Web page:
export TEXT_FIELD="text" # Field containing the text to be used for training
export CONFIG_TYPE="google/t5-v1_1-base" # Config that our model will use
export MODEL_PATH="data/${HF_PROJECT}" # Path to the model, e.g. here inside the mount

### Setup the project on the HF Hub
#huggingface-cli login also works
echo $HF_TOKEN > ~/.huggingface/token
huggingface-cli repo create $HF_PROJECT
git clone "https://huggingface.co/${HF_NAME}/${HF_PROJECT}"
mv $HF_PROJECT $MODEL_PATH

# Create the tokenizer and the config
python create_tokenizer_cfg.py \
    --model_dir $MODEL_PATH \
    --dataset $DATASET \
    --dataset_config $DATASET_CONFIG \
    --dataset_split $DATASET_SPLIT \
    --text_field $TEXT_FIELD \
    --vocab_size $VOCAB_SIZE \
    --input_sentence_size $N_INPUT_SENTENCES \
    --config_type $CONFIG_TYPE

# Push the tokenizer and the config to the HF Hub
cd $MODEL_PATH
git lfs track "*tfevents*"
git add .
git commit -m "Added tokenizer and config"à
# If this doesn't work, do a normal push and insert your credentials
git push "https://huggingface.co/${HF_NAME}/${HF_NAME}:${HF_PWD}@${HF_PROJECT}"
cd ..

The last step is to run the pretraining. The following command will train the model on the same dataset used to train the tokenizer, logging train/eval metrics to Tensorboard and pushing model checkpoints and artifacts to the Hub every save_steps steps:

Important: Since checkpoints are stored with Git LFS on the Hub, depending on the number of save_steps you may encur in problems with space (e.g. training a model with 1Gb ckpts for 1M steps with save_steps=10_000 will need 100Gb of free space to avoid crashes during training). Two ways to avoid problems are:

Use save_steps > (tot_steps / your_available_memory) * ckpt_size_gb. E.g. if we are doing 1M steps and the ckpt_size is 1GB and we only have 76Gb free, we will need save_steps higher than 1M/76Gb ~= 13158. Failing to do so will result in an interruption of the training once the memory has been exceeded.

Use git lfs prune --verify-remote to periodically remove old cached checkpoints from .git/lfs/objects and free up some space. If done often enough this will prevent any problem of space, but requires manual intervention of the user.

# Run the training
# Adjust the parameters to your needs
# To avoid using an extra disk for storing the model, 
python run_t5_mlm_flax.py \
    --output_dir=$MODEL_PATH \
    --model_type="t5" \
    --config_name=$MODEL_PATH \
    --tokenizer_name=$MODEL_PATH \
    --preprocessing_num_workers="96" \
    --do_train --do_eval \
    --adafactor \
    --dataset_name="gsarti/clean_mc4_it" \
    --dataset_config_name="full" \
    --max_seq_length="512" \
    --per_device_train_batch_size="8" \
    --per_device_eval_batch_size="8" \
    --learning_rate="0.005" \
    --overwrite_output_dir \
    --num_train_epochs="1" \
    --logging_steps="500" \
    --save_steps="80000" \
    --eval_steps="2500" \
    --weight_decay="0.01" \
    --warmup_steps="10000" \
    --validation_split_count="15000" \
    --push_to_hub \
    #--gradient_accumulation_steps="2" # Uncomment to use gradient accumulation
    #--resume_from_checkpoint=$MODEL_PATH # Uncomment to resume from ckpt

Exporting Checkpoints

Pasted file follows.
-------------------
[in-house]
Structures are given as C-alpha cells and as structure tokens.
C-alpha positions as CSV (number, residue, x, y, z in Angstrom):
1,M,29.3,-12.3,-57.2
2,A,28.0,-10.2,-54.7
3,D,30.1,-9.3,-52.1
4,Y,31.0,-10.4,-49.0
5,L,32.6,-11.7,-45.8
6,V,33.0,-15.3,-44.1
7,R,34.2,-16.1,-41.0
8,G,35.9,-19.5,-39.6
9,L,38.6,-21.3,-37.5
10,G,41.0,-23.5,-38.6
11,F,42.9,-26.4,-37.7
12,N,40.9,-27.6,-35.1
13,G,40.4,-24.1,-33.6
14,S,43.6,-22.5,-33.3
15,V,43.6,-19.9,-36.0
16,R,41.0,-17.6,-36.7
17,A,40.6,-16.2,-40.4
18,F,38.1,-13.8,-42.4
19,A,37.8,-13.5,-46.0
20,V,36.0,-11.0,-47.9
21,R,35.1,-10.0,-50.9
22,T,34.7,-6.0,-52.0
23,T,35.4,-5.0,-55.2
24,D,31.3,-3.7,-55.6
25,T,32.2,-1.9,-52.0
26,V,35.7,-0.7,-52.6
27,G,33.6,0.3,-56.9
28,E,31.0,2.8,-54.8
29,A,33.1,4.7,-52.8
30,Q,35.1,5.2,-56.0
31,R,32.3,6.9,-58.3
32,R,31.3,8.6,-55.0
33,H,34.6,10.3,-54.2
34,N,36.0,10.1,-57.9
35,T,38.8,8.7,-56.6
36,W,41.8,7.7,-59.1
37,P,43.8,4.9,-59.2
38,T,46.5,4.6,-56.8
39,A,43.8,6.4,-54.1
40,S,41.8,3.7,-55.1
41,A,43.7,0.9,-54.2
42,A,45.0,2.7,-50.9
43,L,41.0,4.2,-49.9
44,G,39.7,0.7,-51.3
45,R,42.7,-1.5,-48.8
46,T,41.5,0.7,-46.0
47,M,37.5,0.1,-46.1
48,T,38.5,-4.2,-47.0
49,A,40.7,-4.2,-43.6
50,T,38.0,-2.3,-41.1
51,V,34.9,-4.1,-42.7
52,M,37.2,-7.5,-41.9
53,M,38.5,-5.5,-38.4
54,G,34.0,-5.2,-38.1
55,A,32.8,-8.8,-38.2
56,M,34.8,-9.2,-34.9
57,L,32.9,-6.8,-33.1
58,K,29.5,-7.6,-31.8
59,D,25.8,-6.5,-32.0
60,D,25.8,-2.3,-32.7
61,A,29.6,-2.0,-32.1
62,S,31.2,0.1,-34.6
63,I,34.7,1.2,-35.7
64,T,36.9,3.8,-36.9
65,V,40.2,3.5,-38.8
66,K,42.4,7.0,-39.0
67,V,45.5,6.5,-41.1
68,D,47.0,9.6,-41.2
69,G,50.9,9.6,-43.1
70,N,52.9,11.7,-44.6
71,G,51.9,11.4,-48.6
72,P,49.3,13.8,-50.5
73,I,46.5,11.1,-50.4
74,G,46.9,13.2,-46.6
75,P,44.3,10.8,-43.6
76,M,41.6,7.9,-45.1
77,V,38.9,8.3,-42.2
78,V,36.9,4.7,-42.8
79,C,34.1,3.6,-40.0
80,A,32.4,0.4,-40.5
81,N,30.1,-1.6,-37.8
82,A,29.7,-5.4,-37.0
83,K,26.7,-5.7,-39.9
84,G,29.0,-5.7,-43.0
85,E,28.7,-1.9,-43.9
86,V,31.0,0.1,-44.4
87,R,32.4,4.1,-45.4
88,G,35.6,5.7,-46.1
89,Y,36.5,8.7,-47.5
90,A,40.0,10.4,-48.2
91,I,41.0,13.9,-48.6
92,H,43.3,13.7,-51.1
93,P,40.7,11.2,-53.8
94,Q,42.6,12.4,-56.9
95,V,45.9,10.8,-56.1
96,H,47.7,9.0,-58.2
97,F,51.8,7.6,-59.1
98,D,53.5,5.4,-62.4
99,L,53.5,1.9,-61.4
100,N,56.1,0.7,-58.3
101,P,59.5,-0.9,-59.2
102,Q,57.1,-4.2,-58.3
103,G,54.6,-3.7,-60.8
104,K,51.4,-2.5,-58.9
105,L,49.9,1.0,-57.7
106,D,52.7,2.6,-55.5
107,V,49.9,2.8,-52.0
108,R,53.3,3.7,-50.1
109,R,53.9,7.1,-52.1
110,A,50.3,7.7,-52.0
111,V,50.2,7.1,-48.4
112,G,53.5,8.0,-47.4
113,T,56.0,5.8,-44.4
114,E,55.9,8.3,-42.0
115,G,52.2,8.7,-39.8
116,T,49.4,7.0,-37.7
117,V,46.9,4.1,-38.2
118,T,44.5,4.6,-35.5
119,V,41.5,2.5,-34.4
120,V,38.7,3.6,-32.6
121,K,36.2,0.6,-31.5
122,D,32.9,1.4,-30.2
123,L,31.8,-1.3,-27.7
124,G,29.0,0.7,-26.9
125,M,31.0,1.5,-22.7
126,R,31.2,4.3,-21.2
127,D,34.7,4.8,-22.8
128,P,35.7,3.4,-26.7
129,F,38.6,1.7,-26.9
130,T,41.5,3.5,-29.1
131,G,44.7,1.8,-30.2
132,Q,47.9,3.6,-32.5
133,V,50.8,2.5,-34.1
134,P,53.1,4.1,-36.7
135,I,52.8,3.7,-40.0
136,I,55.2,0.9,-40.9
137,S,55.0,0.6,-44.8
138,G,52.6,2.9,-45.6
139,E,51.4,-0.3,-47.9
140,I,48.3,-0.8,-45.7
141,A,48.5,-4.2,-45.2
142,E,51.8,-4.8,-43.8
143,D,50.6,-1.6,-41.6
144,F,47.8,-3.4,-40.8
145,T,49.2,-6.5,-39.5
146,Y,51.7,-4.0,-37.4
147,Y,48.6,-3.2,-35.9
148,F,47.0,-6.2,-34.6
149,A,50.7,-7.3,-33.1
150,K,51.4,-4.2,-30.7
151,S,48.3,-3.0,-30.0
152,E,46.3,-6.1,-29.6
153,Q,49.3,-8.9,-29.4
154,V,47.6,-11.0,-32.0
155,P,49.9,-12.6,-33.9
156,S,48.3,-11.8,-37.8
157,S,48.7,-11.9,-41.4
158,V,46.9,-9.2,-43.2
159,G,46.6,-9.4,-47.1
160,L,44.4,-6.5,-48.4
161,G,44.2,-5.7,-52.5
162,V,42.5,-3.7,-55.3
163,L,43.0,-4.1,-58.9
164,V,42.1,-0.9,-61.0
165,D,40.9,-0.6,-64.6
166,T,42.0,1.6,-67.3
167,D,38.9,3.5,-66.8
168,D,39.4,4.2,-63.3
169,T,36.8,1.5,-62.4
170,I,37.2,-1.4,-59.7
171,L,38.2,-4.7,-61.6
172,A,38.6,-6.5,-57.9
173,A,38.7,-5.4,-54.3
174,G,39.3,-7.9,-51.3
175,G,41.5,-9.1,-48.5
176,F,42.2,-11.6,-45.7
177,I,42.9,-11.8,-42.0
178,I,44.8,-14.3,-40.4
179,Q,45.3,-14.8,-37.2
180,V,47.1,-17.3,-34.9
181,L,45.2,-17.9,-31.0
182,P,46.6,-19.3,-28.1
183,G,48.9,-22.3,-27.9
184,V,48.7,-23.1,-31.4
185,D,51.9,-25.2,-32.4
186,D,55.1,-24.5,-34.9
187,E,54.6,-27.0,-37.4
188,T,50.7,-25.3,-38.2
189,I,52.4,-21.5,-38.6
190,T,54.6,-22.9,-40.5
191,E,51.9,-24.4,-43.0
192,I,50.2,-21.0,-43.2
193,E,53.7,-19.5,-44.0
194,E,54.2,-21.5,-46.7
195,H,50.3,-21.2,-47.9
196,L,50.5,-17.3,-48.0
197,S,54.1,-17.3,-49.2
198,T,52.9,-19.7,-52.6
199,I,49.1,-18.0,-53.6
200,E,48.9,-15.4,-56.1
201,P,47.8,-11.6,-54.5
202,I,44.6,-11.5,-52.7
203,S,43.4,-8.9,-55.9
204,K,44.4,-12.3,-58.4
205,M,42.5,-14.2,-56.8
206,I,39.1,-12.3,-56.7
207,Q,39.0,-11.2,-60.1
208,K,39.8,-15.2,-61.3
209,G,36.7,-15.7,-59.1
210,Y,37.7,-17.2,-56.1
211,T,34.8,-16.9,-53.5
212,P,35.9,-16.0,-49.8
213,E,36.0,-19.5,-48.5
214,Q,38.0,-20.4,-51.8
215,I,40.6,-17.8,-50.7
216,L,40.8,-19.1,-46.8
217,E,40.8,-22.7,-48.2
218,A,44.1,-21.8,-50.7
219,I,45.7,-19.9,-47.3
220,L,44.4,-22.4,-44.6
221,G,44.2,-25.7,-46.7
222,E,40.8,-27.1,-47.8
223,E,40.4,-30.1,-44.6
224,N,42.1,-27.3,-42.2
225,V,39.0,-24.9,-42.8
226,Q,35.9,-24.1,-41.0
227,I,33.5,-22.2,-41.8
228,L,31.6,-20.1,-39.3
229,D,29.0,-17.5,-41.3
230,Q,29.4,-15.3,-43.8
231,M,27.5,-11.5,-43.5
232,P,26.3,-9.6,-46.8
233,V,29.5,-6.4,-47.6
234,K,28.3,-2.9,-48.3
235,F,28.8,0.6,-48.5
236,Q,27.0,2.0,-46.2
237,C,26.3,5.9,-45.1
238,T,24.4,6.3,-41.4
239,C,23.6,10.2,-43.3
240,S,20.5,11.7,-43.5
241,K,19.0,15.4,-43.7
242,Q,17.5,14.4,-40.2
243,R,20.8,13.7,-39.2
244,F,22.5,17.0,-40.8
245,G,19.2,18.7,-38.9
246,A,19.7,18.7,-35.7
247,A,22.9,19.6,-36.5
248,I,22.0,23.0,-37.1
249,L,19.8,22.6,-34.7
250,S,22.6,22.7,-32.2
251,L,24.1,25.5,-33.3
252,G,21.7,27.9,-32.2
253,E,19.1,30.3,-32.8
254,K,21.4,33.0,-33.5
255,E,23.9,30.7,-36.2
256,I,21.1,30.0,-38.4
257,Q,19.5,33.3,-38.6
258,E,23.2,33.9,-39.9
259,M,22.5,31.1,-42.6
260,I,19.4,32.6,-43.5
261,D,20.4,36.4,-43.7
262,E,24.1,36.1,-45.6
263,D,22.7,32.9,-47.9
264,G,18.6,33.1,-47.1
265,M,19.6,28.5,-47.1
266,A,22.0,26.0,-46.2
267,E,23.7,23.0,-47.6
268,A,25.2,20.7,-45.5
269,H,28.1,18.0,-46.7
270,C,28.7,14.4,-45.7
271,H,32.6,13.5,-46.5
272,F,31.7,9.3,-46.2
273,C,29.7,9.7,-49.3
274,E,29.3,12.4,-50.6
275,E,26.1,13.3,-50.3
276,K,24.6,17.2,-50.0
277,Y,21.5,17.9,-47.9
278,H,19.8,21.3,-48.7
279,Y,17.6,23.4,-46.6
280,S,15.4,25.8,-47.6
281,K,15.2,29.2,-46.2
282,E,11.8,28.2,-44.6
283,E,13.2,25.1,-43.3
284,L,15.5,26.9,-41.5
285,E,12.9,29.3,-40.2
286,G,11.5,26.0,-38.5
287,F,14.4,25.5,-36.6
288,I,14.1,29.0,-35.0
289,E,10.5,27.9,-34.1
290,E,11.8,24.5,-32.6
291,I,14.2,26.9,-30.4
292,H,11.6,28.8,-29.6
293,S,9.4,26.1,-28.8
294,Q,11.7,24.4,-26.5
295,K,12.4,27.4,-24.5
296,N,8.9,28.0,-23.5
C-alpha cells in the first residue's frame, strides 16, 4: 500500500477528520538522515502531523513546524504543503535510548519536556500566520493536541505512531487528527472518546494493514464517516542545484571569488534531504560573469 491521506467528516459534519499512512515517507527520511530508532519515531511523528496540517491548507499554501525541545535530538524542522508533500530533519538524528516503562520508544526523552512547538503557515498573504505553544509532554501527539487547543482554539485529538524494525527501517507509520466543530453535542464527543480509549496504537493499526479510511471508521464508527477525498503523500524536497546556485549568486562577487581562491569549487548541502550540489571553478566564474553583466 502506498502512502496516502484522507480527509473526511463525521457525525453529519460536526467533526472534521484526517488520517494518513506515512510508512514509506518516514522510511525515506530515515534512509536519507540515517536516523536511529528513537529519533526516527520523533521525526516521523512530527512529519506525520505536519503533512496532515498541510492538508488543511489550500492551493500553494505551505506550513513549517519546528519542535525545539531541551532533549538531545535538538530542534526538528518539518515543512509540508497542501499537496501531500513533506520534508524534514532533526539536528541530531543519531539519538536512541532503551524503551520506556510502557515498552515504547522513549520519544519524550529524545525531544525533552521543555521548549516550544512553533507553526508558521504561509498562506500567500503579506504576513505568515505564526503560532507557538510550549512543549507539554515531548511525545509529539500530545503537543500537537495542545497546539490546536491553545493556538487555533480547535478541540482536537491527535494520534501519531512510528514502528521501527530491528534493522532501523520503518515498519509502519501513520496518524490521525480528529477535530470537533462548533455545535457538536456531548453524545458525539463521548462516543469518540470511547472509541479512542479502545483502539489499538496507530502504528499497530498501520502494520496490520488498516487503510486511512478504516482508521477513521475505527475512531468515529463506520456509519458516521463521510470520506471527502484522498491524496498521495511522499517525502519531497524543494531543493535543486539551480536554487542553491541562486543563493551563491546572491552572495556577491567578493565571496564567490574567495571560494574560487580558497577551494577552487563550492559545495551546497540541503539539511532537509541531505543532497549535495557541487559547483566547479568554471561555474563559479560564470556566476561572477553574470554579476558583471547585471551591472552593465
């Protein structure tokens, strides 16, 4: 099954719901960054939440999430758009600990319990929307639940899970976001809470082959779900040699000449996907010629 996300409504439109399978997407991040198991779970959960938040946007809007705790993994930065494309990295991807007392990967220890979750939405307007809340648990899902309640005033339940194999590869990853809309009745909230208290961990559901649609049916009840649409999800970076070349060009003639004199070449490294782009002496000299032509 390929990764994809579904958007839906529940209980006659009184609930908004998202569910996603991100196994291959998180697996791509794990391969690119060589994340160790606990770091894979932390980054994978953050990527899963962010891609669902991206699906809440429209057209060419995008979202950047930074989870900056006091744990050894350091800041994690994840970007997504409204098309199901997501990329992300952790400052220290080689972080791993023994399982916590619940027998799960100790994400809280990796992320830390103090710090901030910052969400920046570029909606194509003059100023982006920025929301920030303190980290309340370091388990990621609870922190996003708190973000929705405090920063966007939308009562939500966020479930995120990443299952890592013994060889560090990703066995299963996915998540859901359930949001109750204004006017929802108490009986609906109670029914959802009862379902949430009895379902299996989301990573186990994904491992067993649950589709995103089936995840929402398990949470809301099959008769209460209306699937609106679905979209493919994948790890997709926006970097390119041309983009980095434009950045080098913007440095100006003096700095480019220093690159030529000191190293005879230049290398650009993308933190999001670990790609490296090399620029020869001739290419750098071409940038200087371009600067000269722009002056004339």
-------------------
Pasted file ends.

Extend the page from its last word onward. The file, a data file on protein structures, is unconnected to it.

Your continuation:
Your model is now trained, congratulations! :tada: Now you may want to export your final Flax model to other frameworks. This can be done easily:

python export_checkpoint.py --model_dir $MODEL_PATH
cd $MODEL_PATH
git commit -m "Added TF and PT models"
git push

Fine-tune a pretrained T5 model in Flax

TODO

Useful Tips

About GCP Billing Except for TPU costs, which can be offset by taking part in the TRC program, the second highest billing voice is the uploading of files from the VM to another destination. This happens every save_step during training, to keep the Tensorboard and the checkpoint on the HF Hub in sync. For in-region uploads, at the time of writing this the cost is up to 0.12 USD per GB. This means that for a full pretraining of 1M steps with logging every 10k steps, with checkpoints of roughly 1GB each, the cost is roughly 12$USD. To reduce this cost simply increase the amount of save_steps in the run_t5_mlm_flax.py script.

About data preprocessing Imagine you've trained a base model and now you want to train a large variant, using the same tokenzer. Even if the tokenizer is the same, if the path of the tokenizer is changed the cache will be invalidated and everything will be recomputed. If this is the case, it's not a tragedy: some extra preprocessing time will be required. But mind that the tokenization + grouping take substantial space on disk, so if the space is not enough, you will need to delete the arrows from the previous HuggingFace dataset cache. You can easily do so with something like:

find . -type f -size +2G -size -4G -exec ls -lah {} + | grep 'Aug 25 13' | wc -l

As an example, knowing that my tokenization completed Aug 25 at 13:xx and that files in the cache are 3Gb in size each, this should return the value you set for n_proc. You can get the filenames of the old preprocessing caches by removing the wc -l pipe and delete them all to leave space for the new ones.

GitHub - gsarti/t5-flax-gcp: Tutorial to pretrain & fine-tune a 🤗 Flax T5 model on a TPUv3-8 with GCP
Tutorial to pretrain & fine-tune a 🤗 Flax T5 model on a TPUv3-8 with GCP - GitHub - gsarti/t5-flax-gcp: Tutorial to pretrain & fine-tune a 🤗 Flax T5 model on a TPUv3-8 with GCP